Chapter two of Jorgensen’s memoir starts off with a peculiarly all American apple pie feel, which is in stark contrast to what comes to mind when the uneducated, biased reader thinks of the early life of a transgender individual. Jorgensen also mentions the Great Depression and the hardships that her family faced during those times. The anecdote Jorgenson mentions, “The stock certificates were worthless and, as Dad said, “Good for nothing but papering a wall.” As I was only three years old at the time. I don’t recall that financial catastrophe, but may years later; I took Dad’s pronouncement literally and papered a wall behind the bar in my home with those colorful worthless certificates.” (Jorgenson, 10-11), is particularly heartwarming and relatable because most readers have similar childhood stories of misinterpreting their parent’s words. Also, in doing this Jorgensen is able to make the reader better relate to her, because by stating her roots she is able to show that yes she is also as American as apple-pie and her beginning is no different than anyone else’s. She is also showing the reader that the beginning of her life didn’t have any special circumstances and nothing out of the ordinary happened to her.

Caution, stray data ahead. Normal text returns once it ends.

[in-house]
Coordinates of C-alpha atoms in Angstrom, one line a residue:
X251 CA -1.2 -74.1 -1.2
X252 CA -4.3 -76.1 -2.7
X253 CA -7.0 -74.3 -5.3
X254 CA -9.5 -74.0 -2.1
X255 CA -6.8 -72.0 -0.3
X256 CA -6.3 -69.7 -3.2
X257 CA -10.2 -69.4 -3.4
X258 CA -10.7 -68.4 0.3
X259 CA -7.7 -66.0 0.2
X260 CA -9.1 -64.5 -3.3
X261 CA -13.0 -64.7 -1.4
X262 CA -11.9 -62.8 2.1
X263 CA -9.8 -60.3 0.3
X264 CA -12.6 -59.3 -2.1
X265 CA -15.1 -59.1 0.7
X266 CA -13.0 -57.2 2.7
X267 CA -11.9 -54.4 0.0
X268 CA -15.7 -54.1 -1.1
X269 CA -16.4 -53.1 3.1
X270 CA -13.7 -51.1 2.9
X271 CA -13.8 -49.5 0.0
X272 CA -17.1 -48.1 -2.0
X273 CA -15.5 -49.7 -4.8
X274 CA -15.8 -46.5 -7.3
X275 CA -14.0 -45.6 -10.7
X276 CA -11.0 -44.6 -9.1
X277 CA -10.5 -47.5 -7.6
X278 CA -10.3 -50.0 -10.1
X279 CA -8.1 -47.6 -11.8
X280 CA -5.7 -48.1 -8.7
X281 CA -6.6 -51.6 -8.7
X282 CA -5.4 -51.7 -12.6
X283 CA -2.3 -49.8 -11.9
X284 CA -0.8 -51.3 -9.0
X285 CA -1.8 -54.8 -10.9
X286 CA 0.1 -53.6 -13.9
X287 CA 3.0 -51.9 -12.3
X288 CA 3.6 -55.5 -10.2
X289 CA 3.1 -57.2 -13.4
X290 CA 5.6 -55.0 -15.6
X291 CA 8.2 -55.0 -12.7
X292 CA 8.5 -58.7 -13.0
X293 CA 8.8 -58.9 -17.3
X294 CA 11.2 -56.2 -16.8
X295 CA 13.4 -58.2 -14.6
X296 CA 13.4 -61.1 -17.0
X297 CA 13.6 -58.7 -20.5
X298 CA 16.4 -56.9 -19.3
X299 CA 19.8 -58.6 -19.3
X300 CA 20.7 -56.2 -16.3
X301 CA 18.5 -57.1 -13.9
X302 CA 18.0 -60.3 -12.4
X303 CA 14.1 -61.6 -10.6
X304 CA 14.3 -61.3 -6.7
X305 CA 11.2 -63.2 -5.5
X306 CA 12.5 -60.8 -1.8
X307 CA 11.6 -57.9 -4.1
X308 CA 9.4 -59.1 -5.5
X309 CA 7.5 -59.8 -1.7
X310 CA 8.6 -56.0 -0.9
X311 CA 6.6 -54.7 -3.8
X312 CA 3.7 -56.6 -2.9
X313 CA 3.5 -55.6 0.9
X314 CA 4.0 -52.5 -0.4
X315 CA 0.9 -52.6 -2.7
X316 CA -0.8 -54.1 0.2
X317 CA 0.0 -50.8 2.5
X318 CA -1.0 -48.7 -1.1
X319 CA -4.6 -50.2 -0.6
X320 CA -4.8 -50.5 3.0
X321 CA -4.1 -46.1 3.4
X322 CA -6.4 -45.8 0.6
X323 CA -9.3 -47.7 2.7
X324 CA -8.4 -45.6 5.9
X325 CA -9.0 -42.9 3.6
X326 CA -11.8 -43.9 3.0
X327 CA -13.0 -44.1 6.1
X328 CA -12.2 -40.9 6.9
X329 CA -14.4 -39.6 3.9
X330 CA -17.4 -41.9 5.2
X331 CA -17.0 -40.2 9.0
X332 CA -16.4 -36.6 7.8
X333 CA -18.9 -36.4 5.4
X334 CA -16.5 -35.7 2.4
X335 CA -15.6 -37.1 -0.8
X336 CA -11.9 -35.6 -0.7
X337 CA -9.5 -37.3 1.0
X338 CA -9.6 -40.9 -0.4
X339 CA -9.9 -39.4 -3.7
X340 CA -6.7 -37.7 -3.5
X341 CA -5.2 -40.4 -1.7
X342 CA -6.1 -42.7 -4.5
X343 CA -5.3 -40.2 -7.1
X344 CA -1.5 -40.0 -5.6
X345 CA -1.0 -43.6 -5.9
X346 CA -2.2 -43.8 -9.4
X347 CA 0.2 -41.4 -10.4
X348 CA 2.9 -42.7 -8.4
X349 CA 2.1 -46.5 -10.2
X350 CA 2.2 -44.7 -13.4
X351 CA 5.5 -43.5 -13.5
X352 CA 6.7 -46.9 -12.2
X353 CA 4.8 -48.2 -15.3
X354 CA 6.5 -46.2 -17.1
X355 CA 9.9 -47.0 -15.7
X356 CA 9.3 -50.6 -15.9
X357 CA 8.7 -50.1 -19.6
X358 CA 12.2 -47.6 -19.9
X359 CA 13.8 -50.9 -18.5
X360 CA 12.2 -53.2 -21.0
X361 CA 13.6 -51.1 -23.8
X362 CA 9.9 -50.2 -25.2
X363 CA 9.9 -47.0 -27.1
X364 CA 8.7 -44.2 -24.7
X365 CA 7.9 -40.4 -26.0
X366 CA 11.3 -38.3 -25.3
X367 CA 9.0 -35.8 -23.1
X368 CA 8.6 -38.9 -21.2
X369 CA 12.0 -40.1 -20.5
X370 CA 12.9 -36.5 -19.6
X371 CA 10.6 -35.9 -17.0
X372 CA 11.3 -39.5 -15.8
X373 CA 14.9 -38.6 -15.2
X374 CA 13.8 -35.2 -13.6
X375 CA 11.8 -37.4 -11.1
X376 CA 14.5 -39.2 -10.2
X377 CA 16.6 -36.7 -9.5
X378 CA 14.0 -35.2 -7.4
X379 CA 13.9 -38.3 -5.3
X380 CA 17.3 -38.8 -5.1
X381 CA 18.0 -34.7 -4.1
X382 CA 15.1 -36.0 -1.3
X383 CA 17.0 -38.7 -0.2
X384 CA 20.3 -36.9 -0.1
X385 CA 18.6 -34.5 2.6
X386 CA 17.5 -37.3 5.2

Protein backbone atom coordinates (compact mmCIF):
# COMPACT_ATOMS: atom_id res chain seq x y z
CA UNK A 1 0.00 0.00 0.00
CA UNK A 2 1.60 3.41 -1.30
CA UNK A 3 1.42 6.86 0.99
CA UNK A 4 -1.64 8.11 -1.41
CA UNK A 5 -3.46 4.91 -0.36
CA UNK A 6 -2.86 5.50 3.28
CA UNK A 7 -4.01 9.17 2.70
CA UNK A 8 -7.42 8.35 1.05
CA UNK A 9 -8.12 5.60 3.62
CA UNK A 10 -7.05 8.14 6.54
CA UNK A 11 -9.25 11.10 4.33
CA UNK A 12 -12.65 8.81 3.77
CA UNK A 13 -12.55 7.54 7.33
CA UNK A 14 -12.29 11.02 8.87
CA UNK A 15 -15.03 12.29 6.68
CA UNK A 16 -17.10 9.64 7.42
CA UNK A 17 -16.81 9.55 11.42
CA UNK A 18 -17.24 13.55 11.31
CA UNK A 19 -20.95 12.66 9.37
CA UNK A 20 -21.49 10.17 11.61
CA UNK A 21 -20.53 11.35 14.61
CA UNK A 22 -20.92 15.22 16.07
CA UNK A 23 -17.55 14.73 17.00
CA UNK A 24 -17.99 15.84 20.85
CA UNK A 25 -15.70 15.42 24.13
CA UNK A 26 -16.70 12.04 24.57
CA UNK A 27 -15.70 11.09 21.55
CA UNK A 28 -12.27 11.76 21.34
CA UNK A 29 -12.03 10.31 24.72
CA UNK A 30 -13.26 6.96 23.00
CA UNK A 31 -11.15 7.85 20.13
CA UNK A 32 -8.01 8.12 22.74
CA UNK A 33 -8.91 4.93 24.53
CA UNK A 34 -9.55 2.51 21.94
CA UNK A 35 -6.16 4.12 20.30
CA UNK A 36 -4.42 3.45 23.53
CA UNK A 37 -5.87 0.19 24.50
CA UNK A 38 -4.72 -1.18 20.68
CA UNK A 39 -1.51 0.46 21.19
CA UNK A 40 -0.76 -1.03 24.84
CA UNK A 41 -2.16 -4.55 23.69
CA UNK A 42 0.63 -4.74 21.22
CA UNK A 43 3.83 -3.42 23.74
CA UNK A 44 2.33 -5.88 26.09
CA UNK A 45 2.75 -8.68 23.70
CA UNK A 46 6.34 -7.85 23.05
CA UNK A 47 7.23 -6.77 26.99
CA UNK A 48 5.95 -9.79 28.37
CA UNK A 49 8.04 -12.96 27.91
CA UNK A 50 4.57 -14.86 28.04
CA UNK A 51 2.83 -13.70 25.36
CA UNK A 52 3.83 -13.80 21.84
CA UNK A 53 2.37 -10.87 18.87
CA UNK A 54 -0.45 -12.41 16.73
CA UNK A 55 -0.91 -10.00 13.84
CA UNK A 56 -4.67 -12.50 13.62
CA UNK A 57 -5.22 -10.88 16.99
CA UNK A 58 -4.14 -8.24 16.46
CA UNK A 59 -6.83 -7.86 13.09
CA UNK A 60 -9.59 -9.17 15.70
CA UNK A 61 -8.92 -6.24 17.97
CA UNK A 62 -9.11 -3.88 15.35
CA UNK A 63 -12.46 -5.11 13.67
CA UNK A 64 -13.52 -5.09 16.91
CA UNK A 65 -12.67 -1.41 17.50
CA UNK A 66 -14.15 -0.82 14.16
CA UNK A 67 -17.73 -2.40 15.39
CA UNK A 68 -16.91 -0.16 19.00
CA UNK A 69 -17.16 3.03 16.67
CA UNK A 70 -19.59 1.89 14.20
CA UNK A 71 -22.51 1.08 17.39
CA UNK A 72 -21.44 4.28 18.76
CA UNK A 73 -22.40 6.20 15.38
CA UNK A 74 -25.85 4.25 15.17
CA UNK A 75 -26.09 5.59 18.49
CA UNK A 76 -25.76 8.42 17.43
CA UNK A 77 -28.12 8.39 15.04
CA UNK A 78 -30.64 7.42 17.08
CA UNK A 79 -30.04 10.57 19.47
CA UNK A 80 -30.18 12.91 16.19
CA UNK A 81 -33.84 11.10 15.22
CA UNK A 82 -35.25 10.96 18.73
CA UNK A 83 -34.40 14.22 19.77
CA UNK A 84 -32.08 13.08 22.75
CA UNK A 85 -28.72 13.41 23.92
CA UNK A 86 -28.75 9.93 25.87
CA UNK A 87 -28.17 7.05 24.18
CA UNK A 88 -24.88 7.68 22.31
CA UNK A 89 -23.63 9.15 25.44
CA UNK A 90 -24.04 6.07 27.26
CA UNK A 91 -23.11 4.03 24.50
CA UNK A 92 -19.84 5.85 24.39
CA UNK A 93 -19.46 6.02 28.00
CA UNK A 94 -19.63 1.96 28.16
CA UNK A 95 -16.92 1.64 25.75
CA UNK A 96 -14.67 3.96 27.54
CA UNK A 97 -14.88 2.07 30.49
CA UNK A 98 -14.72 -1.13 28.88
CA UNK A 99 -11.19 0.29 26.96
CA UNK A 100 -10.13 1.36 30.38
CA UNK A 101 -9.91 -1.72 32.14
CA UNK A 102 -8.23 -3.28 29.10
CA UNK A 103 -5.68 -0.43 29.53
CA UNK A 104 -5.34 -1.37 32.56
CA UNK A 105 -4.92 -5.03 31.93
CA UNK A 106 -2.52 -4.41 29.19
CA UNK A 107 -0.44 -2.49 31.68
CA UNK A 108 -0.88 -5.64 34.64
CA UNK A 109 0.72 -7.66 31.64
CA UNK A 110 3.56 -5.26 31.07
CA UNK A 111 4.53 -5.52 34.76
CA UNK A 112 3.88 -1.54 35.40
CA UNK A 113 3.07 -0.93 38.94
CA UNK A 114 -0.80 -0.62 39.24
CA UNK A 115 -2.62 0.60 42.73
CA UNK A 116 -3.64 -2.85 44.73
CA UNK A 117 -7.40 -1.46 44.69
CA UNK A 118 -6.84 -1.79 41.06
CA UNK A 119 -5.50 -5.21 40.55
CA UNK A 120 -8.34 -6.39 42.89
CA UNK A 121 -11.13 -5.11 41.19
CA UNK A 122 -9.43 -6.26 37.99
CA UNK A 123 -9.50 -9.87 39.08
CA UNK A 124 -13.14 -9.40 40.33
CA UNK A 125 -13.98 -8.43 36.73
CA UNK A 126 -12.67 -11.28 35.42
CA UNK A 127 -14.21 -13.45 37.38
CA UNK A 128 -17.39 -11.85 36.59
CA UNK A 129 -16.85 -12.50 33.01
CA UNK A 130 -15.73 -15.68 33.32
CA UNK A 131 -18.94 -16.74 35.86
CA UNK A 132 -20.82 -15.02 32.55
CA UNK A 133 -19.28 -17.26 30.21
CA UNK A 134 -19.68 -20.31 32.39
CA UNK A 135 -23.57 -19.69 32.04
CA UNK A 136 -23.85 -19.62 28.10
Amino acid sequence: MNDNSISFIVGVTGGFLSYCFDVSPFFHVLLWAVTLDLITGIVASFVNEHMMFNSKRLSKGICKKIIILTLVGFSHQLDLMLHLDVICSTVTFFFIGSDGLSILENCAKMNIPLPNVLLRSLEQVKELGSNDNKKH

The next section of the autobiography that I found particularly fascinating and easy to rel...
... middle of paper ...
... Christine was introducing herself into society. But the lack of words shows the reader that self-acceptance was the bigger message.
“Christine Jorgensen: A Personal Autobiography” is an extremely personal perspective on a transgender woman who had the courage and strength to be the face men and woman much like her everywhere. She was the first of many and her autobiography helps an uneducated reader get a more human perspective on the inhuman process that the transgender individual has to undergo in order to feel complete. The language and diction that Jorgensen uses help a reader who has no perspective on the transgender world relate to her story. She does this by including anecdotes and emotions that anyone of the human race can understand.
Jorgensen, Christine. Christine Jorgensen: a Personal Autobiography. San Francisco: Cleis, 2000. Print.
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